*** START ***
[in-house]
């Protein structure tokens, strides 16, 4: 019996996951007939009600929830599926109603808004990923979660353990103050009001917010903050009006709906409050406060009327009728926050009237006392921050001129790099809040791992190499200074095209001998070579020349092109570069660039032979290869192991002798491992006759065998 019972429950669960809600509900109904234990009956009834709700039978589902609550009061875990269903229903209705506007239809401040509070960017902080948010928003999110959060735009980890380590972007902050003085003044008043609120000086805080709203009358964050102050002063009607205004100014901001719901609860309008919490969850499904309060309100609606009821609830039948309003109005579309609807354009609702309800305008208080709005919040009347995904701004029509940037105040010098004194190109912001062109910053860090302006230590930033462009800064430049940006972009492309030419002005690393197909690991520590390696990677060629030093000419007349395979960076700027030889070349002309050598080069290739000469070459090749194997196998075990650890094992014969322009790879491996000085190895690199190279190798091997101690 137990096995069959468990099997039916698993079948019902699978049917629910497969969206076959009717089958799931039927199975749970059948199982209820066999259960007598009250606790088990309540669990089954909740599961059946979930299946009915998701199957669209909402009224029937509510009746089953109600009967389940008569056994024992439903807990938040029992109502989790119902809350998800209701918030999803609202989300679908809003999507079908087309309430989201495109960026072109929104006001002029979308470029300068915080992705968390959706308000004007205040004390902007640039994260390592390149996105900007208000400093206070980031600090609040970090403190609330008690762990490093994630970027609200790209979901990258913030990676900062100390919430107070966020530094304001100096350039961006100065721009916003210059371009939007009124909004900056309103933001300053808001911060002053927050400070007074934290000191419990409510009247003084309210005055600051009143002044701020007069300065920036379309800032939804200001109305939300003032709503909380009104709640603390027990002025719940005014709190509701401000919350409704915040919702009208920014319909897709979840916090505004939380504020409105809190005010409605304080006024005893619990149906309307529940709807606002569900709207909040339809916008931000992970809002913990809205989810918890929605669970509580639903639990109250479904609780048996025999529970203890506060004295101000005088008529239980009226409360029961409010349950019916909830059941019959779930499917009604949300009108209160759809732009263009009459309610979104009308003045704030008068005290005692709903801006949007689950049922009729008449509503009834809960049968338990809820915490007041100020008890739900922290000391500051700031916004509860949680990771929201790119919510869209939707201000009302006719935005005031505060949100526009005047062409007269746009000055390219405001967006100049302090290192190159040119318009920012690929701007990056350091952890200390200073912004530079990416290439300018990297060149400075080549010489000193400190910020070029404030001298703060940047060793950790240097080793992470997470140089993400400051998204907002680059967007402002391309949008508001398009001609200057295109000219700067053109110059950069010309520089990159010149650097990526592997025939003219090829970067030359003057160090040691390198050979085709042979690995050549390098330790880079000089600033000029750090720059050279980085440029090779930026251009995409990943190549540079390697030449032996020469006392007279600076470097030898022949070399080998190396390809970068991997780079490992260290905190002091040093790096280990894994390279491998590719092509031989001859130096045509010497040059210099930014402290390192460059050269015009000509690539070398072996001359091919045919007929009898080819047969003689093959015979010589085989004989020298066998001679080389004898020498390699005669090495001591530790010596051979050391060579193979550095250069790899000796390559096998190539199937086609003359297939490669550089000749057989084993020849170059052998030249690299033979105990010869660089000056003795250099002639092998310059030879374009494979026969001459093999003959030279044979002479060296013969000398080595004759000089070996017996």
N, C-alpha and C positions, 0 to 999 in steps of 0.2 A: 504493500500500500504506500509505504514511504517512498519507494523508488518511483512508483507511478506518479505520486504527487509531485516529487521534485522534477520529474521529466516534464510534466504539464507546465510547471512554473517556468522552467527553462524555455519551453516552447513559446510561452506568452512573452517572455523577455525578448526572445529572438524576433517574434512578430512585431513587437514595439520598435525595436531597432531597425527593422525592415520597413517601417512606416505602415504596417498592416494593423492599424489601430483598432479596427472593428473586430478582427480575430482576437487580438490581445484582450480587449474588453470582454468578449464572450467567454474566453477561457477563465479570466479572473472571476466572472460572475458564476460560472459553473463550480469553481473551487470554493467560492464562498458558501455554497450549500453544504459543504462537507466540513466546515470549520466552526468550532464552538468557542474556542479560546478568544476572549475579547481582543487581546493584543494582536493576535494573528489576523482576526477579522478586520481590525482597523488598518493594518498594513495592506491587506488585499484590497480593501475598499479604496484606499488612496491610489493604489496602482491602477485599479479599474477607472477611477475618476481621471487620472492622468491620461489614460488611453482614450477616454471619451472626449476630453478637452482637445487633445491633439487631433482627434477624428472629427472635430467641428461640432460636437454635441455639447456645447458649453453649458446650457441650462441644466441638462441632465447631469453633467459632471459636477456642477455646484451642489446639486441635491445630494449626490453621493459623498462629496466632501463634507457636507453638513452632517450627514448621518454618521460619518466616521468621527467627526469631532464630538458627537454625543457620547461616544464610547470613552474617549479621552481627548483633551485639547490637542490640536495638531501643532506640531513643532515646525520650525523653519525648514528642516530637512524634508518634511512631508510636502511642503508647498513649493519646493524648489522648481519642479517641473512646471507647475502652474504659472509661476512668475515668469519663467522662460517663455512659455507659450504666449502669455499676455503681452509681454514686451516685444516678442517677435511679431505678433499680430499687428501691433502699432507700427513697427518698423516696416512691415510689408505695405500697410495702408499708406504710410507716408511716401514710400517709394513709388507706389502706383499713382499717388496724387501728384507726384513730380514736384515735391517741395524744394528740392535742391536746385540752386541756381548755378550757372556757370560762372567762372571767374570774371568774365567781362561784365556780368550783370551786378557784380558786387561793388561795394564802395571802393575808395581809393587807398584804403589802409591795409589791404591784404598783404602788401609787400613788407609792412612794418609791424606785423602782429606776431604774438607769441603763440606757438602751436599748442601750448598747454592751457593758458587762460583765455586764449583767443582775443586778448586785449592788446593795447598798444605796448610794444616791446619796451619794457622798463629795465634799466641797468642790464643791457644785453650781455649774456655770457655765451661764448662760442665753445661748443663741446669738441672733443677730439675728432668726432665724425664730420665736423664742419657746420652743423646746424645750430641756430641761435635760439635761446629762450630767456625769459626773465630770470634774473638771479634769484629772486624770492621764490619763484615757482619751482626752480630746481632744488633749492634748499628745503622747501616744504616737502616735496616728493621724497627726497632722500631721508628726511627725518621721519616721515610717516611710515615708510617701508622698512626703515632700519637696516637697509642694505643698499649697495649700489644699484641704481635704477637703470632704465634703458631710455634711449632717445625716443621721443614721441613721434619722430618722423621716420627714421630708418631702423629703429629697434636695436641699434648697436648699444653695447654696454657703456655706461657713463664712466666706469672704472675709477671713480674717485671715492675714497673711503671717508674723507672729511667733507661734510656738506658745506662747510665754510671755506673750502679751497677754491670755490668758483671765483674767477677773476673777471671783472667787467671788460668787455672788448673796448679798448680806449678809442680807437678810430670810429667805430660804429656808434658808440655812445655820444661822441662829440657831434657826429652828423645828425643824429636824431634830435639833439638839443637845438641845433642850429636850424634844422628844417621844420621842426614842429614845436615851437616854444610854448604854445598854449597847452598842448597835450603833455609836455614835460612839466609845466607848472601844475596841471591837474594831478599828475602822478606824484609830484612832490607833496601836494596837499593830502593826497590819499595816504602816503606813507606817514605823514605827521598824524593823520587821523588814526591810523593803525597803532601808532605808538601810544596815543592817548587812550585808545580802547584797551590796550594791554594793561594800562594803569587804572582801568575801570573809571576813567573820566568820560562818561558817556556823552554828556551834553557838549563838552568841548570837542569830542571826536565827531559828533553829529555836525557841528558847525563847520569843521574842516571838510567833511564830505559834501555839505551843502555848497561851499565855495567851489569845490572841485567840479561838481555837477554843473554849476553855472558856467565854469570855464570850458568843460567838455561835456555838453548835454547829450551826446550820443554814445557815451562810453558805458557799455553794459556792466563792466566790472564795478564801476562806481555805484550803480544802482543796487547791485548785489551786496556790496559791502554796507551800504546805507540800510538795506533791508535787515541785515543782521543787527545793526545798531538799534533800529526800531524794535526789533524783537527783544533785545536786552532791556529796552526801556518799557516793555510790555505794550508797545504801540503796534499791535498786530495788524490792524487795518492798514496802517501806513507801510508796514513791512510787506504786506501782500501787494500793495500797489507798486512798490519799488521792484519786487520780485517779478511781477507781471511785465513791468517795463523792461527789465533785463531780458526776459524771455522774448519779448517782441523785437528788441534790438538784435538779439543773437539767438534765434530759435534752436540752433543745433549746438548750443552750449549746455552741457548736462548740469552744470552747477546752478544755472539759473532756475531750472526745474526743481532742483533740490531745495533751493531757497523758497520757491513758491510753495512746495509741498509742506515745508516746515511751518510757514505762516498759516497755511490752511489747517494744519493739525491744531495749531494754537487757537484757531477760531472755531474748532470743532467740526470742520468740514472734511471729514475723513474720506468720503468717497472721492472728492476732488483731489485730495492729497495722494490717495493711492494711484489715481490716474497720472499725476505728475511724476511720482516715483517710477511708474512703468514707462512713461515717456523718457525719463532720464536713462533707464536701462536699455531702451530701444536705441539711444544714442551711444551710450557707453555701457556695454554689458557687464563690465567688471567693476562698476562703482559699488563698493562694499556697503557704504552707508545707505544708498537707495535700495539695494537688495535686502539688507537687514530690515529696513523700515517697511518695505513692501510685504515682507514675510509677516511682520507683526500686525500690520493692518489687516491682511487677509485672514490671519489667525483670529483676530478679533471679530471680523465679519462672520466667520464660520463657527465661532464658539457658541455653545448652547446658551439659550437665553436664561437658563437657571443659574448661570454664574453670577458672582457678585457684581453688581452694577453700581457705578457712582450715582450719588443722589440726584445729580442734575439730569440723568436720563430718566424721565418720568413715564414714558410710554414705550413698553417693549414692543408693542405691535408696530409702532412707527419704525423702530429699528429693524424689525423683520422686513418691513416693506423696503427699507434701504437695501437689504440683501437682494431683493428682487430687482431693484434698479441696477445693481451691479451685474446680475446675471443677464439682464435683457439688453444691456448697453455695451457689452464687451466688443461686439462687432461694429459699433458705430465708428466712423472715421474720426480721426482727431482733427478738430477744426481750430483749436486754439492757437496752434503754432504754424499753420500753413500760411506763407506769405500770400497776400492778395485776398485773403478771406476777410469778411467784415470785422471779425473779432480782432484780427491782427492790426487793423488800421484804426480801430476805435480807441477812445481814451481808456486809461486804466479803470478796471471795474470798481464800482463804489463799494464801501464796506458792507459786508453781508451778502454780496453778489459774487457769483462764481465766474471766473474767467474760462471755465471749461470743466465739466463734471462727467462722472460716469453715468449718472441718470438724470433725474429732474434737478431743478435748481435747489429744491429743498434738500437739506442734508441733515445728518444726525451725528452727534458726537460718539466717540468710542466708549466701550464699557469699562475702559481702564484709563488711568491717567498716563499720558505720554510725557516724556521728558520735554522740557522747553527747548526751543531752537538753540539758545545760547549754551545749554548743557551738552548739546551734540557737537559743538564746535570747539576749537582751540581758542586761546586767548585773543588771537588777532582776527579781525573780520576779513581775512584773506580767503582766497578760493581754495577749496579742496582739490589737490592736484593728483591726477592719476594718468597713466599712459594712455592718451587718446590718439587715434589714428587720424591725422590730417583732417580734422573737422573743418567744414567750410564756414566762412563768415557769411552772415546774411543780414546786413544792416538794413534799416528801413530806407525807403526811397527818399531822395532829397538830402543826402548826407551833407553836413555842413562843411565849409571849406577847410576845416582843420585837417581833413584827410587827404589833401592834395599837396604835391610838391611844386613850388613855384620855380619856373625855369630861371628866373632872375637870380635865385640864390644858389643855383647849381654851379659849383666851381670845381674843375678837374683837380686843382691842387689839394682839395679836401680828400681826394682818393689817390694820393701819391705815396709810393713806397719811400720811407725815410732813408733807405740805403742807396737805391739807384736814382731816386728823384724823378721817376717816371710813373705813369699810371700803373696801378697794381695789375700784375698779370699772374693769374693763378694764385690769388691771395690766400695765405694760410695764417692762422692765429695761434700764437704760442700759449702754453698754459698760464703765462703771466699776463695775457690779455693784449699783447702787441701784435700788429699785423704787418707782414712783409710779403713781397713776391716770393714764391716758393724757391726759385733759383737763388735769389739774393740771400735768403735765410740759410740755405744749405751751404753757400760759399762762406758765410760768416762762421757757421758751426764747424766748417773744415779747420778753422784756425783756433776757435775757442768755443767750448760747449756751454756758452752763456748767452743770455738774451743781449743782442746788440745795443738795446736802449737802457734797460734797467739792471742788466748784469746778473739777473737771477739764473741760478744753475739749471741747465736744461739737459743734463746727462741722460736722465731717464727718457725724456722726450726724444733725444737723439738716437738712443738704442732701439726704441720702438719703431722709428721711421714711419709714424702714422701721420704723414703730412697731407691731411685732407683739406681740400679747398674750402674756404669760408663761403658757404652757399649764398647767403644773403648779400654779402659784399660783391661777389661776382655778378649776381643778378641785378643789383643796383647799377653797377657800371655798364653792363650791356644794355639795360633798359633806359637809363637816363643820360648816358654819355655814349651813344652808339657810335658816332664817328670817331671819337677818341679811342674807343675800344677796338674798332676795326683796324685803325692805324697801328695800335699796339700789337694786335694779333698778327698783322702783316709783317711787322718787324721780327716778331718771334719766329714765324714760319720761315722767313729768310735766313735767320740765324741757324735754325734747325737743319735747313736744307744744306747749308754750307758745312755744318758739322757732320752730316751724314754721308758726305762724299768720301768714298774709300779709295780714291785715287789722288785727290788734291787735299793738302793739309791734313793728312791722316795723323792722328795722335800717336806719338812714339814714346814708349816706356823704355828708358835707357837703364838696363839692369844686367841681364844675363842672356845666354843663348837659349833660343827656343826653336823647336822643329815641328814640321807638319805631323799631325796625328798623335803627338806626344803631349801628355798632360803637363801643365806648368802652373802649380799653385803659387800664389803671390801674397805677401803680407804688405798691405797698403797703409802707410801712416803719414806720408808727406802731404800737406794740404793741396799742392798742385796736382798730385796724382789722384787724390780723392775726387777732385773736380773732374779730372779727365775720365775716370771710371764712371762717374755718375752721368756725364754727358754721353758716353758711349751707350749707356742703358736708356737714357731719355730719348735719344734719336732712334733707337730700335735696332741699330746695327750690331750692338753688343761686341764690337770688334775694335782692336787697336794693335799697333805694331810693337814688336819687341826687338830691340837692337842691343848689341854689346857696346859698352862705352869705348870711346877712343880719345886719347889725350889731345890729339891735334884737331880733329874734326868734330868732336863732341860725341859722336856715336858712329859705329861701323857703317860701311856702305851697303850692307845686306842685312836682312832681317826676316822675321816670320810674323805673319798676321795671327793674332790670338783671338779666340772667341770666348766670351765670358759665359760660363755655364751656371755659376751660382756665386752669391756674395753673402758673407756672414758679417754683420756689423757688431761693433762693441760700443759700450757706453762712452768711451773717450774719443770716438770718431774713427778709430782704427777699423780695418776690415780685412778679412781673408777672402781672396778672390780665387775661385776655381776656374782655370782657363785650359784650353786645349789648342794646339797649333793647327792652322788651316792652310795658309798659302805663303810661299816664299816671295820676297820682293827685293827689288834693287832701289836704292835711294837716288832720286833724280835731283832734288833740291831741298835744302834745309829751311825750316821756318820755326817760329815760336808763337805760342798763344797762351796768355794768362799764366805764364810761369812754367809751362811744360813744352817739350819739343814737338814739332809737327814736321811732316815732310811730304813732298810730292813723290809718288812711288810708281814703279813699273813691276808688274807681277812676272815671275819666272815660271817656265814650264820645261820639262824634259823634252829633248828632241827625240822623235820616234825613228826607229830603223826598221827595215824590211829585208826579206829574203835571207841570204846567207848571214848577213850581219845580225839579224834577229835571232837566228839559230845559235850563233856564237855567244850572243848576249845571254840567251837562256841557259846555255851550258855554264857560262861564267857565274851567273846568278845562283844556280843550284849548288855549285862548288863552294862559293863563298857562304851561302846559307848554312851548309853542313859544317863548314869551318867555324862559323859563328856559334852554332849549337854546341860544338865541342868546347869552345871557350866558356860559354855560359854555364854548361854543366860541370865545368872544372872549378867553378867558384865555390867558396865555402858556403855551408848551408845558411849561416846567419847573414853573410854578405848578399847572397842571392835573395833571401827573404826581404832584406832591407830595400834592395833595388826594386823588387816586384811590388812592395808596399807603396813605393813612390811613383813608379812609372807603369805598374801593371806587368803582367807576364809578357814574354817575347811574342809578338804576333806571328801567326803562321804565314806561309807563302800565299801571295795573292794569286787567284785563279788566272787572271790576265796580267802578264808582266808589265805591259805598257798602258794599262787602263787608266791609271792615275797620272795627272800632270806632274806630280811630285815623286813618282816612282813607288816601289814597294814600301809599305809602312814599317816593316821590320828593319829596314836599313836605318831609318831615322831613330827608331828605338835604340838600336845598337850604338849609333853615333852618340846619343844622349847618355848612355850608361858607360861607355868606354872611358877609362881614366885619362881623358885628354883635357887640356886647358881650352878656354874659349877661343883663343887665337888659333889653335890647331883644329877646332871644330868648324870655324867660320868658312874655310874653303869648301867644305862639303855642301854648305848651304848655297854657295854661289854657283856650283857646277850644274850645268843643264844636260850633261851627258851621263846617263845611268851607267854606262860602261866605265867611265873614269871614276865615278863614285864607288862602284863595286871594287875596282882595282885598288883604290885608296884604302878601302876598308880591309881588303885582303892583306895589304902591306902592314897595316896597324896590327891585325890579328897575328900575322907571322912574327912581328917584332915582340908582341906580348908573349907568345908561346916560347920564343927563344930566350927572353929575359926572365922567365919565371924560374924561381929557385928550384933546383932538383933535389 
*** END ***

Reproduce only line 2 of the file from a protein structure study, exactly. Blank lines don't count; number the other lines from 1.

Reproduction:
């Protein structure tokens, strides 16, 4: 019996996951007939009600929830599926109603808004990923979660353990103050009001917010903050009006709906409050406060009327009728926050009237006392921050001129790099809040791992190499200074095209001998070579020349092109570069660039032979290869192991002798491992006759065998 019972429950669960809600509900109904234990009956009834709700039978589902609550009061875990269903229903209705506007239809401040509070960017902080948010928003999110959060735009980890380590972007902050003085003044008043609120000086805080709203009358964050102050002063009607205004100014901001719901609860309008919490969850499904309060309100609606009821609830039948309003109005579309609807354009609702309800305008208080709005919040009347995904701004029509940037105040010098004194190109912001062109910053860090302006230590930033462009800064430049940006972009492309030419002005690393197909690991520590390696990677060629030093000419007349395979960076700027030889070349002309050598080069290739000469070459090749194997196998075990650890094992014969322009790879491996000085190895690199190279190798091997101690 137990096995069959468990099997039916698993079948019902699978049917629910497969969206076959009717089958799931039927199975749970059948199982209820066999259960007598009250606790088990309540669990089954909740599961059946979930299946009915998701199957669209909402009224029937509510009746089953109600009967389940008569056994024992439903807990938040029992109502989790119902809350998800209701918030999803609202989300679908809003999507079908087309309430989201495109960026072109929104006001002029979308470029300068915080992705968390959706308000004007205040004390902007640039994260390592390149996105900007208000400093206070980031600090609040970090403190609330008690762990490093994630970027609200790209979901990258913030990676900062100390919430107070966020530094304001100096350039961006100065721009916003210059371009939007009124909004900056309103933001300053808001911060002053927050400070007074934290000191419990409510009247003084309210005055600051009143002044701020007069300065920036379309800032939804200001109305939300003032709503909380009104709640603390027990002025719940005014709190509701401000919350409704915040919702009208920014319909897709979840916090505004939380504020409105809190005010409605304080006024005893619990149906309307529940709807606002569900709207909040339809916008931000992970809002913990809205989810918890929605669970509580639903639990109250479904609780048996025999529970203890506060004295101000005088008529239980009226409360029961409010349950019916909830059941019959779930499917009604949300009108209160759809732009263009009459309610979104009308003045704030008068005290005692709903801006949007689950049922009729008449509503009834809960049968338990809820915490007041100020008890739900922290000391500051700031916004509860949680990771929201790119919510869209939707201000009302006719935005005031505060949100526009005047062409007269746009000055390219405001967006100049302090290192190159040119318009920012690929701007990056350091952890200390200073912004530079990416290439300018990297060149400075080549010489000193400190910020070029404030001298703060940047060793950790240097080793992470997470140089993400400051998204907002680059967007402002391309949008508001398009001609200057295109000219700067053109110059950069010309520089990159010149650097990526592997025939003219090829970067030359003057160090040691390198050979085709042979690995050549390098330790880079000089600033000029750090720059050279980085440029090779930026251009995409990943190549540079390697030449032996020469006392007279600076470097030898022949070399080998190396390809970068991997780079490992260290905190002091040093790096280990894994390279491998590719092509031989001859130096045509010497040059210099930014402290390192460059050269015009000509690539070398072996001359091919045919007929009898080819047969003689093959015979010589085989004989020298066998001679080389004898020498390699005669090495001591530790010596051979050391060579193979550095250069790899000796390559096998190539199937086609003359297939490669550089000749057989084993020849170059052998030249690299033979105990010869660089000056003795250099002639092998310059030879374009494979026969001459093999003959030279044979002479060296013969000398080595004759000089070996017996």